Prepositions - Through

Prepositions - Through

1. Through indicates passage within something.

Pattern: verb + through + noun
The children drank their milkshakes through straws.
The highway was closed, and we had to come through the city.

Typical nouns used after through:
funnel, passage, pipe, straw, tunnel a place—building, city, country, park, state, town

2. Through can indicate a gateway orobstacle between two places.

Pattern 1: verb + through + noun
We came through the front door.
He drove through the red light and got a ticket.

Typical nouns:
barricade, barrier, curtains, customs, door, entrance, gate, hole, intersection, light, slot, stop sign, window

Pattern 2: verb + noun + through + noun
The mail carrier pushed the letters through the slot.

Typical verbs used before through:
bring, carry, force, pull, push, receive, send, take

3. Through can indicate vision beyond something.

Pattern: see/show + through + noun
The window is so dirty that I can't see through it.
The tablecloth needs a liner; the table legs show through it.

Typical nouns used after through:
clouds, fabric, fog, glass, smoke, window

to see through somebody—to detect insincerity
That woman pretends to be nice, but I can see right through her.

4. Through can indicate the parts beginning, between, and including.

Pattern: from + noun + through + noun
They have to work from Monday through Friday.
Please read from chapter one through chapter four.

5. Through can mean finish something that requires effort.

Pattern 1: verb + through + noun
I have to get through school before I can get married.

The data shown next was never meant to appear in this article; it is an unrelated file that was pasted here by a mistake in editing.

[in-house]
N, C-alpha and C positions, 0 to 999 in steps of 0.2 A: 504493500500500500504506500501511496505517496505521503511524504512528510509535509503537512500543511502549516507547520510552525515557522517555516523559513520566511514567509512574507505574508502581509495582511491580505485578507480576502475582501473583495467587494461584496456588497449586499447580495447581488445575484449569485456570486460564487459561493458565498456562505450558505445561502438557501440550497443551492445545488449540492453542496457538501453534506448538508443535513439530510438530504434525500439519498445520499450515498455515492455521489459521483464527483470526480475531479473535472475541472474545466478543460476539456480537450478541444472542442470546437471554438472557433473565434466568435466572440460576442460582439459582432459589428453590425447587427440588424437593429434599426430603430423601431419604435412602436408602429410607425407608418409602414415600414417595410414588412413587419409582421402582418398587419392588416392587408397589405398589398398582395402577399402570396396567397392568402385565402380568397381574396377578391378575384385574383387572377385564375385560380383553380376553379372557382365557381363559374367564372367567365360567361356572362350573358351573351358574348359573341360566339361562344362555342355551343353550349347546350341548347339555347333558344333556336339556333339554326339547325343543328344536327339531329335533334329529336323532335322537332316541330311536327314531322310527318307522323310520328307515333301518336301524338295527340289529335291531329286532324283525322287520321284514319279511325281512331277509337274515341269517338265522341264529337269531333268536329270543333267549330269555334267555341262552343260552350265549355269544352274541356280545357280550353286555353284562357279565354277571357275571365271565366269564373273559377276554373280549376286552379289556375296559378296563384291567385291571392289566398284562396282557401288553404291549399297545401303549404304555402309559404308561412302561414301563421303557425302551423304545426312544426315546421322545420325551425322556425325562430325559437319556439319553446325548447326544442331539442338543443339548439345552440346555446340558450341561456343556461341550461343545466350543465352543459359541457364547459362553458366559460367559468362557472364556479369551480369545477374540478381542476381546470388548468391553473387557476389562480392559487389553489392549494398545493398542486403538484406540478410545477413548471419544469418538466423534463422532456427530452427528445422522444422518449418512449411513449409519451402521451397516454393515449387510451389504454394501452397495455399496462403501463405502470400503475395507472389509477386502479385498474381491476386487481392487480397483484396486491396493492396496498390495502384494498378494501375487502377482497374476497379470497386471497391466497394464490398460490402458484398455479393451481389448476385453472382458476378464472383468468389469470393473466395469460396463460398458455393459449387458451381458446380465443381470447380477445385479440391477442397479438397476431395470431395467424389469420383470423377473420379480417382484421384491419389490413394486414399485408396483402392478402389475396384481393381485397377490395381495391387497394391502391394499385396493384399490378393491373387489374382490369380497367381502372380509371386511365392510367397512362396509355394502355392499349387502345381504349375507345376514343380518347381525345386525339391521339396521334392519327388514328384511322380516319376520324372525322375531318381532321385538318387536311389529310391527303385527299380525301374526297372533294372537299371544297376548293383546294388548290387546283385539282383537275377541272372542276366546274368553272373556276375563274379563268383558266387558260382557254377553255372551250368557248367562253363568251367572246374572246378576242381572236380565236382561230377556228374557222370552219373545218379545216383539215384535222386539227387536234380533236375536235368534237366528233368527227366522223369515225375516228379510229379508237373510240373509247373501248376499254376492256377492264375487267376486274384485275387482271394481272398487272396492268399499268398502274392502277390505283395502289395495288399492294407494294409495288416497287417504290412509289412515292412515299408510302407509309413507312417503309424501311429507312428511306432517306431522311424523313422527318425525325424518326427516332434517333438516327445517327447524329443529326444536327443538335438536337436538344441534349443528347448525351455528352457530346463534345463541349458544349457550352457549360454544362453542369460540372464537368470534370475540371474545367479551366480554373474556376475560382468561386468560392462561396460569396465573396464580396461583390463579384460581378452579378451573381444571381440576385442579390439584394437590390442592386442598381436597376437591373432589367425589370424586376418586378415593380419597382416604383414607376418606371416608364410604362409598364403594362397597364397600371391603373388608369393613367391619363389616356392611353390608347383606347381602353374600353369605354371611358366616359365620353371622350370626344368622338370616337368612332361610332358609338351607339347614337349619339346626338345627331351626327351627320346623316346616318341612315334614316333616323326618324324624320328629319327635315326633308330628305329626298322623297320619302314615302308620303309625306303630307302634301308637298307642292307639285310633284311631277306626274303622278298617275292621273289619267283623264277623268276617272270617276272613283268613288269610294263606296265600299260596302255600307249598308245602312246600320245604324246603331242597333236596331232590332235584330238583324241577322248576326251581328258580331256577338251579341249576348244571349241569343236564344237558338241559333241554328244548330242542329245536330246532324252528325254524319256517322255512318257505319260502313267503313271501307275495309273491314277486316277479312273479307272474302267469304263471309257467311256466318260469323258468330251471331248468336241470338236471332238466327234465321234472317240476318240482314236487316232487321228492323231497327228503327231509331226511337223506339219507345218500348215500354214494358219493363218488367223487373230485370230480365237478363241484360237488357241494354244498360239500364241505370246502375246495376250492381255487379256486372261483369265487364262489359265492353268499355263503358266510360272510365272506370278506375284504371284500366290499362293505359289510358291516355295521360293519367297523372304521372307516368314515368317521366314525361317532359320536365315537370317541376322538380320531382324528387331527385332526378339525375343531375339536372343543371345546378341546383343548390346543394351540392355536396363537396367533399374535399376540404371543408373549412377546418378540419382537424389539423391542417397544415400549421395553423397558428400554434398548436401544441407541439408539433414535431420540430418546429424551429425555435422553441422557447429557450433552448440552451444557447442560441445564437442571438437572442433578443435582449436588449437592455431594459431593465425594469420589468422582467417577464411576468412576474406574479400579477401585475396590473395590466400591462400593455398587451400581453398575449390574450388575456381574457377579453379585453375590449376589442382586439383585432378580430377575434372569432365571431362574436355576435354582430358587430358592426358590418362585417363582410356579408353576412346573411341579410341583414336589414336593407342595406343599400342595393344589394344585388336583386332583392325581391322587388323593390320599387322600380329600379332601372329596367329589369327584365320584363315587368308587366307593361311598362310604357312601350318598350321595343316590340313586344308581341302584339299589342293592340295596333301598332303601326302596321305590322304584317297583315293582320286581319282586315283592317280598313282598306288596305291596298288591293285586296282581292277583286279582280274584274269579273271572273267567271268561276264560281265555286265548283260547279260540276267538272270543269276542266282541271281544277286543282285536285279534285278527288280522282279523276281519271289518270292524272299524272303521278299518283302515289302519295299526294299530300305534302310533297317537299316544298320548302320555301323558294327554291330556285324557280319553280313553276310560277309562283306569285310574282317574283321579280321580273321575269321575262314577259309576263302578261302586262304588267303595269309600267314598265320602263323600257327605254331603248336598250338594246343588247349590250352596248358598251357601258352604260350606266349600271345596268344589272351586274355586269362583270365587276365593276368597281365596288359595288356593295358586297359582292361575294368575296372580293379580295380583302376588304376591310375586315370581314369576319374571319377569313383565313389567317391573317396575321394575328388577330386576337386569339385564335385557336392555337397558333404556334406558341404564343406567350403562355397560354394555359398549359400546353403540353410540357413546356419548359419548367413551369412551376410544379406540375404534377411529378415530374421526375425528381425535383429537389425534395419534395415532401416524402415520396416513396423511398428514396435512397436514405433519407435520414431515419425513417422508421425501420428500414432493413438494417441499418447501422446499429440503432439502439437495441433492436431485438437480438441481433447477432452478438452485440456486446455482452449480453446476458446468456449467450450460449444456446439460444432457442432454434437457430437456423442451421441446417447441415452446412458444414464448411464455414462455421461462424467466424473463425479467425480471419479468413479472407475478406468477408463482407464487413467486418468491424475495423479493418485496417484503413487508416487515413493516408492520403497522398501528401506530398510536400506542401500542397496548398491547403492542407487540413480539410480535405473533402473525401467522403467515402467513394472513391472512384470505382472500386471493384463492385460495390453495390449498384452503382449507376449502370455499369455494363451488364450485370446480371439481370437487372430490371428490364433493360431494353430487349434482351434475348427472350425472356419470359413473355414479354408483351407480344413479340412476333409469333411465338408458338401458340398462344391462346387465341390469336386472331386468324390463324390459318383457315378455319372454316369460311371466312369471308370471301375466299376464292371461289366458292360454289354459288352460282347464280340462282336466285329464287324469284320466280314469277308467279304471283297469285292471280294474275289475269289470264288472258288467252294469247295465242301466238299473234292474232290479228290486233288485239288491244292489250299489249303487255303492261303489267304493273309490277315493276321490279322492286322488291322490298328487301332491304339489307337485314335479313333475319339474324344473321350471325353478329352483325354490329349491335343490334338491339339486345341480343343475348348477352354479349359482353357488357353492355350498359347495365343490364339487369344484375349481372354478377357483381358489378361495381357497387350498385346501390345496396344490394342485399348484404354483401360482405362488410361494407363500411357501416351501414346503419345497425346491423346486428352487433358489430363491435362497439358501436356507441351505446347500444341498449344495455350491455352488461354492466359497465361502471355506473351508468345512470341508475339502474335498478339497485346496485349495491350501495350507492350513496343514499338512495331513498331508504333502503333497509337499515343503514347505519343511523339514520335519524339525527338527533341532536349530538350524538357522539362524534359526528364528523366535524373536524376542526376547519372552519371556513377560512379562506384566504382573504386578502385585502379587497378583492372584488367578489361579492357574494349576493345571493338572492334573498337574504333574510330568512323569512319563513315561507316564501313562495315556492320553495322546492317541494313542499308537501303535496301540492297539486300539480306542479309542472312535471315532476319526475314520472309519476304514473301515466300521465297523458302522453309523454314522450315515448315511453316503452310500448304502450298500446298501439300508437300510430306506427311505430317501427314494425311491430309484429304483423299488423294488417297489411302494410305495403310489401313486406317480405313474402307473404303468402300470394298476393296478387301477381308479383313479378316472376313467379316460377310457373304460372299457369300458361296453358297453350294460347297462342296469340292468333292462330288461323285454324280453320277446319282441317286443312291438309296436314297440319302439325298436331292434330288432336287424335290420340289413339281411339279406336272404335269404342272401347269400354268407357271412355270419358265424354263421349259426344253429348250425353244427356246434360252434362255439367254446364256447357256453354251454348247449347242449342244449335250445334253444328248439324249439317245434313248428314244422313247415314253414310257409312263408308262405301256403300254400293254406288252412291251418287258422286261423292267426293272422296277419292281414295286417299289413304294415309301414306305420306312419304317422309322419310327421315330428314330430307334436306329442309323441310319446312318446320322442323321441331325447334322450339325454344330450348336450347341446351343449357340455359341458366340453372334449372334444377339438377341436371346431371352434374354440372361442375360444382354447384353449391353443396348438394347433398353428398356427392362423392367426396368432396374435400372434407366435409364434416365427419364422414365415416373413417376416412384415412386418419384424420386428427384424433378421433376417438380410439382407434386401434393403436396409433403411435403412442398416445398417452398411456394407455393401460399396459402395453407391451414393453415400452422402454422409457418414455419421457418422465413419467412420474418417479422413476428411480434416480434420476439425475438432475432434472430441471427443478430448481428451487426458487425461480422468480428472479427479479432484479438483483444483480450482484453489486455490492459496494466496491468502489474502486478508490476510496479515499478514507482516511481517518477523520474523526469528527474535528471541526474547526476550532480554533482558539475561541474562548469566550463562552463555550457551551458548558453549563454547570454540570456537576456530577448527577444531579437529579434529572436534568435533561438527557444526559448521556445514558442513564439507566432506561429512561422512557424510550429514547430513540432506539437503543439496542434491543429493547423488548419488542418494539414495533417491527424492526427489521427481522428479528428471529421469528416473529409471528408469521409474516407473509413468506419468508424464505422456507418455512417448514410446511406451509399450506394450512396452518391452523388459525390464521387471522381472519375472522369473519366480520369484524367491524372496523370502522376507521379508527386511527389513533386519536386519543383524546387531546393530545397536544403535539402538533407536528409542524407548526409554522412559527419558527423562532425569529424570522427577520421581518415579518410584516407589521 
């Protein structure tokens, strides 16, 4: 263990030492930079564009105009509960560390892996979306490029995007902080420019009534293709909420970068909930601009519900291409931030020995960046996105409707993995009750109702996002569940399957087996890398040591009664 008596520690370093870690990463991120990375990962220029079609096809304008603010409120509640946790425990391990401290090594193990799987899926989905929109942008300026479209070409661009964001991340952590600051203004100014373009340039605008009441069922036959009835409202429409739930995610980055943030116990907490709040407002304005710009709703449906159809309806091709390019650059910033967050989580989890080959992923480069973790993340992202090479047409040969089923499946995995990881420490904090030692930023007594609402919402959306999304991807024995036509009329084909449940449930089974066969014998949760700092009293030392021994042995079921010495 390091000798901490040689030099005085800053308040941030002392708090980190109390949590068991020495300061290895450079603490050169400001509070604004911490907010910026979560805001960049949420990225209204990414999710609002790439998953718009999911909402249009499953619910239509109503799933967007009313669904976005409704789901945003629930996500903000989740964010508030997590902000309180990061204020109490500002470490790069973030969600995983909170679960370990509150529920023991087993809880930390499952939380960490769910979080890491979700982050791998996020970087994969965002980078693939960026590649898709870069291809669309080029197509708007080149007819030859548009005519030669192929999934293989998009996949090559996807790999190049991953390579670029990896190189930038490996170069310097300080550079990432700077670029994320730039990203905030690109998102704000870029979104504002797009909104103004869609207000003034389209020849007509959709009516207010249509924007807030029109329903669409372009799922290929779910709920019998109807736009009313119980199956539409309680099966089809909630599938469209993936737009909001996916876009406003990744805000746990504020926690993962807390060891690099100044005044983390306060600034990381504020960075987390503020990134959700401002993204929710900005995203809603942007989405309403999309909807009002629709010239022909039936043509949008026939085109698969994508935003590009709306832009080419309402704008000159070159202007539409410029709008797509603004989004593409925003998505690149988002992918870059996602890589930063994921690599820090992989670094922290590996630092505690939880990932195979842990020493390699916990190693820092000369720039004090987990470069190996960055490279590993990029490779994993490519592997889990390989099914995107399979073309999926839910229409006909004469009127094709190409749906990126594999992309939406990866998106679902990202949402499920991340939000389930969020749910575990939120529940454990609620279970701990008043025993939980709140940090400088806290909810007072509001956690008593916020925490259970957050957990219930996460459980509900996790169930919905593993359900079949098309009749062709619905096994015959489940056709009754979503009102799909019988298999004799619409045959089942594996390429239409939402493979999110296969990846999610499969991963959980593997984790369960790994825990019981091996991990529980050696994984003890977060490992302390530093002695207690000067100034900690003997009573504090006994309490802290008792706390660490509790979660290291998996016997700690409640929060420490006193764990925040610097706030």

Typical verbs used before through:
get, go, live, struggle, suffer

Typical nouns after through:
school, training, work
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    English Phrases

    Weather conditions

    Look at this list of common weather words. Notice that it is very common to form adjectives by adding ‘-y’.

    Note: When it rains for a short period of time, we call it a shower, e.g. We had several showers yesterday afternoon.
    When it is raining a lot we often say it’s pouring or it’s pouring with rain. This phrase is much more common than ‘it’s raining cats and dogs’, which many students seem to learn.


    People round the world have different ideas about temperature:
    5°C (five degrees centigrade) is freezing for many Brazilians.
    -10°C (minus ten degrees or ten degrees below zero) is very cold but quite normal in the mountains in Switzerland during the winter when it usually snows a lot.
    30-35°C is boiling for England and very unusual, but it is very common in parts of Spain during the summer.


    The first word here is very gentle; the last is more than 100 km per hour and can be very dangerous.

    a breeze a wind a strong wind a gale a hurricane

    It was a hot day but there was a lovely breeze.
    The wind blew my hat off.
    The hurricane in Florida destroyed trees and buildings.


    A spell (= period) of very hot weather often ends with a thunderstorm. First it becomes very humid (= hot and wet), then you get thunder and lightning, and finally, very heavy rain (= it pours with rain). Afterwards, it is usually cooler and it feels fresher.
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